This is part of an occasional series of small blog posts where I (Morag) will write about some of the quirks in IBM MQ, in the hope of invoking the response, "Well, I didn't know that!" Read other posts in this series.
When using IBM MQ on distributed platforms, you are hopefully familiar with the error log that the queue manager writes. This can be found in MQ_DATA_PATH/qmgrs/qmgr-name/errors/AMQERR01.LOG. Below is an example of an error message you might see on a distributed queue manager.
AMQ9202: Remote host 'localhost (127.0.0.1) (7777)' not available, retry later.
The attempt to allocate a conversation using TCP/IP to host 'localhost
(127.0.0.1) (7777)' for channel MQG1.TO.MQG2 was not successful. However the
error may be a transitory one and it may be possible to successfully allocate a
TCP/IP conversation later.
In some cases the remote host cannot be determined and so is shown as '????'.
Try the connection again later. If the failure persists, record the error
values and contact your systems administrator. The return code from TCP/IP is
111 (X'6F'). The reason for the failure may be that this host cannot reach
the destination host. It may also be possible that the listening program at
host 'localhost (127.0.0.1) (7777)' was not running. If this is the case, perform
the relevant operations to start the TCP/IP listening program, and try again.
When using IBM MQ on the z/OS platform, there are also error messages. These are written to the JESMSGLG in the MSTR and CHIN address spaces. Which address depends on the feature of IBM MQ reporting the error. For example, channel related errors are written to the CHIN JESMSGLG whereas logging messages are written to the MSTR JESMSGLG. Here is an example of the same message we showed earlier on the distributed platform, as reported on z/OS.
CSQX202E %MQG1 CSQXRCTL Connection or remote listener unavailable,
TRPTYPE=TCP RC=00000468 (ECONNREFUSED) reason=00000000
You'll immediately noticed that the error message on z/OS is much shorter. This is simply because the length of message that can be written on z/OS is less. However, the error message you see in the JESMSGLG is not the whole story. There IS more information about this error than just what you see in the JESMSGLG.
In the days of manuals, products on z/OS all had a "Messages and Codes" manual. These days, the same can be found instead in IBM Knowledge Center. The IBM MQ for z/OS Message and Codes section can be found here.
IBM MQ for z/OS Messages and Codes
Looking up the above message number, CSQX202E in the "Messages & Codes" section we see that the complete description of the error is as follows:-
CSQX202E csect-name Connection or remote listener unavailable, channel channel-name connection conn-id TRPTYPE=trptype RC=return-code (return-text) reason=reason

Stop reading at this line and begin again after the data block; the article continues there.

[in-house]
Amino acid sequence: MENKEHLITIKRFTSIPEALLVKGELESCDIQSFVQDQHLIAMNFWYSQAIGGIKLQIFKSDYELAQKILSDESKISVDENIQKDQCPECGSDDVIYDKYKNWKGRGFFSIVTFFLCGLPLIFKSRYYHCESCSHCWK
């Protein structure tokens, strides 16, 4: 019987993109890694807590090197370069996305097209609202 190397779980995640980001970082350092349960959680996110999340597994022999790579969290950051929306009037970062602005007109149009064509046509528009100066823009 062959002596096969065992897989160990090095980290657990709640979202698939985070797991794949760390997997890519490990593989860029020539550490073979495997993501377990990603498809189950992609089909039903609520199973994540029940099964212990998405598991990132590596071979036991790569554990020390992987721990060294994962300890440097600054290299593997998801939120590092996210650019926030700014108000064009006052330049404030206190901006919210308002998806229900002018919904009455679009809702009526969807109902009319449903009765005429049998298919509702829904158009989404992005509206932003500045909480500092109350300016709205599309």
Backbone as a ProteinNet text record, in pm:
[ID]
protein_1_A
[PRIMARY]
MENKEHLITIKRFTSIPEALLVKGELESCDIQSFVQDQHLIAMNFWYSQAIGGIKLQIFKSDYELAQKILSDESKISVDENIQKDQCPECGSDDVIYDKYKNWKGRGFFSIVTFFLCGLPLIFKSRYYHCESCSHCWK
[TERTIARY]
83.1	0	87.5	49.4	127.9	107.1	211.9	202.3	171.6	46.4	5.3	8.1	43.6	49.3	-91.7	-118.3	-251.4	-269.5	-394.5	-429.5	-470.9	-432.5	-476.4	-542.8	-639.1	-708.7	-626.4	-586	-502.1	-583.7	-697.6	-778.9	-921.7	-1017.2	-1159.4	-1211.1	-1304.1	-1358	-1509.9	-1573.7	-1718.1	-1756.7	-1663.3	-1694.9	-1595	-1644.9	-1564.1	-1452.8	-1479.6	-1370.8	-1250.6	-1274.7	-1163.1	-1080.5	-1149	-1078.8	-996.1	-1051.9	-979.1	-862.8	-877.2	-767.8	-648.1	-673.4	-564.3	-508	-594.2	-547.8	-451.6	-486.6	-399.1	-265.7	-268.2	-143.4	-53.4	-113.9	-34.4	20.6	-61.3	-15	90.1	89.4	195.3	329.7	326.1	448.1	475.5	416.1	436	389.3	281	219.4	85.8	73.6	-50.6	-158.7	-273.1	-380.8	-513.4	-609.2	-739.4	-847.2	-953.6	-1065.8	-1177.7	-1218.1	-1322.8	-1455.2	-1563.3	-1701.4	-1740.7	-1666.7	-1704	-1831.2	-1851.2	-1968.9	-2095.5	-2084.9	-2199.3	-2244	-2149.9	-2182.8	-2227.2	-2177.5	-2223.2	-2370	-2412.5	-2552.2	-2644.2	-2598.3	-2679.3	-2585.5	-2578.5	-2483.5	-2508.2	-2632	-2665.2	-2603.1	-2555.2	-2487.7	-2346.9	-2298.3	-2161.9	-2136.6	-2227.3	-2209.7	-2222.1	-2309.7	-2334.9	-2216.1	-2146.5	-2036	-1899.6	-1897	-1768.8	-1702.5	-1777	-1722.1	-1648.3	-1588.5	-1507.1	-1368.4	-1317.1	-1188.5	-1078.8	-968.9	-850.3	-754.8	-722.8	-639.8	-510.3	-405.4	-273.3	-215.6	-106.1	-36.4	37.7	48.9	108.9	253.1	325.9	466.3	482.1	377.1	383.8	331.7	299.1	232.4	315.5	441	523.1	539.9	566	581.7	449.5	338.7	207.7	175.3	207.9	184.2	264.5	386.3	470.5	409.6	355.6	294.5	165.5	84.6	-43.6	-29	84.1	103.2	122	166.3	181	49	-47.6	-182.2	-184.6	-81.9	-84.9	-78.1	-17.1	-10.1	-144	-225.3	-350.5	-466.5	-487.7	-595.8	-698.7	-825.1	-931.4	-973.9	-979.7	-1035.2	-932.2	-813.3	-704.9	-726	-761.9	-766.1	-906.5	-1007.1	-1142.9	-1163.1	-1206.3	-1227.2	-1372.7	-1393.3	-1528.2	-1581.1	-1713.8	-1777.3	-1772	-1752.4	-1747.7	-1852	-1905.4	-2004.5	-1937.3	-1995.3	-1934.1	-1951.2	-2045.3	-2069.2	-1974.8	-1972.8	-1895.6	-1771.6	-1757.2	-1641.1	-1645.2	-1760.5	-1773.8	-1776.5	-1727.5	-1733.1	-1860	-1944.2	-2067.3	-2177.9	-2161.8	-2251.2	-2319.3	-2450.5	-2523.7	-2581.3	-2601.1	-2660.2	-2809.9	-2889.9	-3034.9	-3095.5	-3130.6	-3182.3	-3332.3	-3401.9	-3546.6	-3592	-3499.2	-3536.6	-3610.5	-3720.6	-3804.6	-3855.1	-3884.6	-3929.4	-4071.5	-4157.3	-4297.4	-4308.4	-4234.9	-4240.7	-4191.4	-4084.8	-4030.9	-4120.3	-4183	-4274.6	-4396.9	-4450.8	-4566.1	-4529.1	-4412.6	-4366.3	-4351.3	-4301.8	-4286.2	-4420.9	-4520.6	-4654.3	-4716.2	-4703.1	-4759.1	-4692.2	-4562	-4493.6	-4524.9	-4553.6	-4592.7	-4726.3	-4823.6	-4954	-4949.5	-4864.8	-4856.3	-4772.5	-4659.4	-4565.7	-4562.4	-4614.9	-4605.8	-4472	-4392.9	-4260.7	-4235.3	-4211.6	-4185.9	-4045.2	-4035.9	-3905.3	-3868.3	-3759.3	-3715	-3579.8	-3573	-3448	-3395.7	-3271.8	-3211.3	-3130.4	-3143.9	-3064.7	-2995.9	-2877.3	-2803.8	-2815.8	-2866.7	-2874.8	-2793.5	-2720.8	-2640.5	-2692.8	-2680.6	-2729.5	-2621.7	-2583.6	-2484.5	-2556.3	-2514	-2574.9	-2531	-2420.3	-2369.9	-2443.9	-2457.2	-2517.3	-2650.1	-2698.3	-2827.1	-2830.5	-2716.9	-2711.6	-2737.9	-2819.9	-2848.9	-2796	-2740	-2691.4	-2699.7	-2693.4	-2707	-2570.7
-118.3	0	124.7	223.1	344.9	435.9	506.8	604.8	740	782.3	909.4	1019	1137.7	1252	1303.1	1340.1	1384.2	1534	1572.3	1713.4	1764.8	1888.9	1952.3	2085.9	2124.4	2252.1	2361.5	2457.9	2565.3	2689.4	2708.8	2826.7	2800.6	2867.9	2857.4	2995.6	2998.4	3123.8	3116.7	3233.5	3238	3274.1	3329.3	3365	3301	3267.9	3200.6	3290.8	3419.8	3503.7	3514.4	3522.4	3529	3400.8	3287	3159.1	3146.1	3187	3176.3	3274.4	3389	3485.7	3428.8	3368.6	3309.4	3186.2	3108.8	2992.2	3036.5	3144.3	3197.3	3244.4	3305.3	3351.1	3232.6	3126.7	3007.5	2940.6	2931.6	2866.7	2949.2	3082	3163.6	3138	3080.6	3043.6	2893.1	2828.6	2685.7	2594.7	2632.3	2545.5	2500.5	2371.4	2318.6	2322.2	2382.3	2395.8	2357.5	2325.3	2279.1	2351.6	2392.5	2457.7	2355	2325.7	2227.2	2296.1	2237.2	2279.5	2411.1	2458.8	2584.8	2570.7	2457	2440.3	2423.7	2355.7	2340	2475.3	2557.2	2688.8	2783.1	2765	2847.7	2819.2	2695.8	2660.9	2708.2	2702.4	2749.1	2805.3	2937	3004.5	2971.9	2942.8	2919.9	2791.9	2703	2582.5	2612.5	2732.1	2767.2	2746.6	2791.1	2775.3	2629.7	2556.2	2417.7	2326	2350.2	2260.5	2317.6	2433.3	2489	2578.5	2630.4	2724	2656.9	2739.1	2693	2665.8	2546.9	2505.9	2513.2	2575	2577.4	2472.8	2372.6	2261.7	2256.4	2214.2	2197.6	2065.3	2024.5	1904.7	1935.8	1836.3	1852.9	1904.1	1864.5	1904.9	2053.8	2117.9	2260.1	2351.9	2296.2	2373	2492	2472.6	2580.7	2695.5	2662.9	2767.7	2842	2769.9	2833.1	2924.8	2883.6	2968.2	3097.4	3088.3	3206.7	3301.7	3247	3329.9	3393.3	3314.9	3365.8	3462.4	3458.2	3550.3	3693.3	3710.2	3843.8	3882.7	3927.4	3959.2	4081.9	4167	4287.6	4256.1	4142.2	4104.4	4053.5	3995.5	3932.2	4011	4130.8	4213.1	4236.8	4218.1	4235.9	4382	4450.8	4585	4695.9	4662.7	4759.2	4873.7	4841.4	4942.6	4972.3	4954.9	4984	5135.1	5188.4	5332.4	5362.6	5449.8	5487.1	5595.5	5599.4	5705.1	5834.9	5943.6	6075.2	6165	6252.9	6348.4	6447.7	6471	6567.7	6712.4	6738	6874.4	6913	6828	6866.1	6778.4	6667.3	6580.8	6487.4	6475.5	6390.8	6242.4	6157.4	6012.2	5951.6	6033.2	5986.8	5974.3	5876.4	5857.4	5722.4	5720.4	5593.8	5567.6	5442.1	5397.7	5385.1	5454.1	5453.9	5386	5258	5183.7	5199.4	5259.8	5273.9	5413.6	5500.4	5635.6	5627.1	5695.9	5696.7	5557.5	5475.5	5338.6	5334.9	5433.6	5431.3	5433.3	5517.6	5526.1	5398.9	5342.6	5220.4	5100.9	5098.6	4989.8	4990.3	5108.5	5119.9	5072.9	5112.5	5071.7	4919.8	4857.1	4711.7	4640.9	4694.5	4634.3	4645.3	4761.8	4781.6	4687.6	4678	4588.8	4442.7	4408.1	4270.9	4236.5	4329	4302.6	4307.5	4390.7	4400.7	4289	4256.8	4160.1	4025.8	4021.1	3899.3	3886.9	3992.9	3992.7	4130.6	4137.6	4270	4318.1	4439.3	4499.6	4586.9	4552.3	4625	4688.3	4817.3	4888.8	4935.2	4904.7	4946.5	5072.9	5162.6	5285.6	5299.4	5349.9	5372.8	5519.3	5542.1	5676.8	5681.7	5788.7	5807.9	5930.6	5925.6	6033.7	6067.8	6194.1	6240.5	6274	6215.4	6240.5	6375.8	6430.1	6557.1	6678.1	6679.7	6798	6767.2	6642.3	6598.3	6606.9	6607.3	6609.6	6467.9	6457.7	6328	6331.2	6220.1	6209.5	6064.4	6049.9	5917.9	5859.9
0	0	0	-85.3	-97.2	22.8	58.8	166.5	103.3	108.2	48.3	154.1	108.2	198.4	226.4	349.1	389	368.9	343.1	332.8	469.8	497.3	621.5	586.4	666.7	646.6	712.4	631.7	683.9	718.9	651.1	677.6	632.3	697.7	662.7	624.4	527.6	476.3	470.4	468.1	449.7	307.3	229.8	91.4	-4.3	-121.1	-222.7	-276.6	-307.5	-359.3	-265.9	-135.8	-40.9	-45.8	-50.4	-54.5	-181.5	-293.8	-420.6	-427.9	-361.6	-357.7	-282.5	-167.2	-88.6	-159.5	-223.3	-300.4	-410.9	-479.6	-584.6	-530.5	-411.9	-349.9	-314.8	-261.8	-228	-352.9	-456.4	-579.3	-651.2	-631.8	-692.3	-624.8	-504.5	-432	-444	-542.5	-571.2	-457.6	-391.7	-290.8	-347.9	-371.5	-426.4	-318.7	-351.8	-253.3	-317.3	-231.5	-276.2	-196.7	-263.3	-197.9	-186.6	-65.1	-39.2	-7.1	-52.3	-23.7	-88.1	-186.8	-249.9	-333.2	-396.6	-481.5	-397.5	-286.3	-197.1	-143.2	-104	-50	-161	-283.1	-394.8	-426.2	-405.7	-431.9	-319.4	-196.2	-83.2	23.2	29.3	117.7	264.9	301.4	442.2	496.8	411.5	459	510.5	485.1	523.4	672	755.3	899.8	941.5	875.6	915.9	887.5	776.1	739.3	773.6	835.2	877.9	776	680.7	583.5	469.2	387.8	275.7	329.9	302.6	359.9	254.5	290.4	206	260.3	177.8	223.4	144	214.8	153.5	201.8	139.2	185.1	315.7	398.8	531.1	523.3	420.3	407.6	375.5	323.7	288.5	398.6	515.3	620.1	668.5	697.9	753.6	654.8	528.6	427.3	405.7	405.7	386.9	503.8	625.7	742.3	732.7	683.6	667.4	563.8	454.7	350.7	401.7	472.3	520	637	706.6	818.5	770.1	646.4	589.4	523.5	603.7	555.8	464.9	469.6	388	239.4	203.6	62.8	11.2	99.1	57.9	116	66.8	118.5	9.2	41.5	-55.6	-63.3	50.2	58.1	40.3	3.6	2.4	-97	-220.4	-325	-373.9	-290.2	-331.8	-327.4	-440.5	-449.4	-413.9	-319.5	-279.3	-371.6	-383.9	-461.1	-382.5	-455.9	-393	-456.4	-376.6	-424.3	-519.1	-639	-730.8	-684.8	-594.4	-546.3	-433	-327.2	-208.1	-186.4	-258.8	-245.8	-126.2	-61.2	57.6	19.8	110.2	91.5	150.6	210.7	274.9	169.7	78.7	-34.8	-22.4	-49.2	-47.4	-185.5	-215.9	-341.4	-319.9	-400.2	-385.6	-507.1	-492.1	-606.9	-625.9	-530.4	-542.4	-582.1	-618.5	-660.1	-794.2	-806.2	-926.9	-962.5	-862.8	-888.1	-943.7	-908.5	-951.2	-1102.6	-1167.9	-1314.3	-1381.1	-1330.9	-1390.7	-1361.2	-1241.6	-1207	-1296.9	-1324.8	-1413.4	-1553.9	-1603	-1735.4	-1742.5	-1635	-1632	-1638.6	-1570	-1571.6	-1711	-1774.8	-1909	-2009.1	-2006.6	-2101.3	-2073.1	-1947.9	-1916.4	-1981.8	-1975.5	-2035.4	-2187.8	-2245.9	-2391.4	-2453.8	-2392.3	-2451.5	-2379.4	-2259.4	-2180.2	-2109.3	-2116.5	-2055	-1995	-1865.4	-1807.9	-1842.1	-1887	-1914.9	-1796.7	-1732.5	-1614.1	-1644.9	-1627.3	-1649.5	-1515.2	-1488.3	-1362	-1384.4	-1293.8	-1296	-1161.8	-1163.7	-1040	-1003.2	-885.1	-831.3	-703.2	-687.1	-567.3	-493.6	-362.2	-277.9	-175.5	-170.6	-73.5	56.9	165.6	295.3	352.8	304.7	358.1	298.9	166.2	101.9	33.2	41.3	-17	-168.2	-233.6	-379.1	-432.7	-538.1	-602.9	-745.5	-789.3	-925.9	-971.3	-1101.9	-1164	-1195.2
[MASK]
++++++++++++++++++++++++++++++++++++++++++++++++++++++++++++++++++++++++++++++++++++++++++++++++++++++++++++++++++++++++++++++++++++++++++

Explanation An attempt to allocate a conversation was not successful because the connection conn-id was unavailable. The associated channel is channel-name; in some cases its name cannot be determined and so is shown as '????'. trptype shows the communications system used.
The return code from it was: (in hexadecimal) return-code, (in text) return-text. For some errors, there might also be an associated reason code reason (in hexadecimal) giving more information.
System action The attempt to start the channel is retried.
System programmer response Try again later.
A likely cause is that the listener at the remote end was not running or has been started using the wrong port or LU name. If this is the case, perform the necessary operations to start the appropriate listener, and try again.
See Communications protocol return codes for information about the cause of the return code from the communications system.
If using TCP/IP, see the z/OS UNIX System Services Messages and Codes manual for information about the reason code.
If you receive reason code 468:
- You are not using the correct IP address.
- The listener for the port might not be active.
- A firewall does not allow the connection. When there are multiple links defined on a z/OS image, the image can have multiple host names depending on the link. You need to ensure that the correct host name is used as the sender end. Use the NETSTAT HOSTs command to display the host names on the image.
As you can see, there is a lot more information about this error than just the couple of lines you might see in the JESMSGLG. Often these descriptions are updated to include helpful hints for common reason codes as illustrated above for TCP/IP reason code 468. If the message contains an insert with a reason code, it may be an MQRC, or an error code from another product such as TCP/IP, System SSL, Sysplex Services, RACF/SAF, Authorized Services and so on. The full explanation of the error message in "Messages and Codes" will provide details of what type of reason code is reported and where to look it up.
So the IBM MQ products may look different across the platforms, with respect to their error messages, but the closer you look, the more you realise that there is a very similar amount of information to be gleaned. You just have to remember to look up the message in "Messages and Codes".
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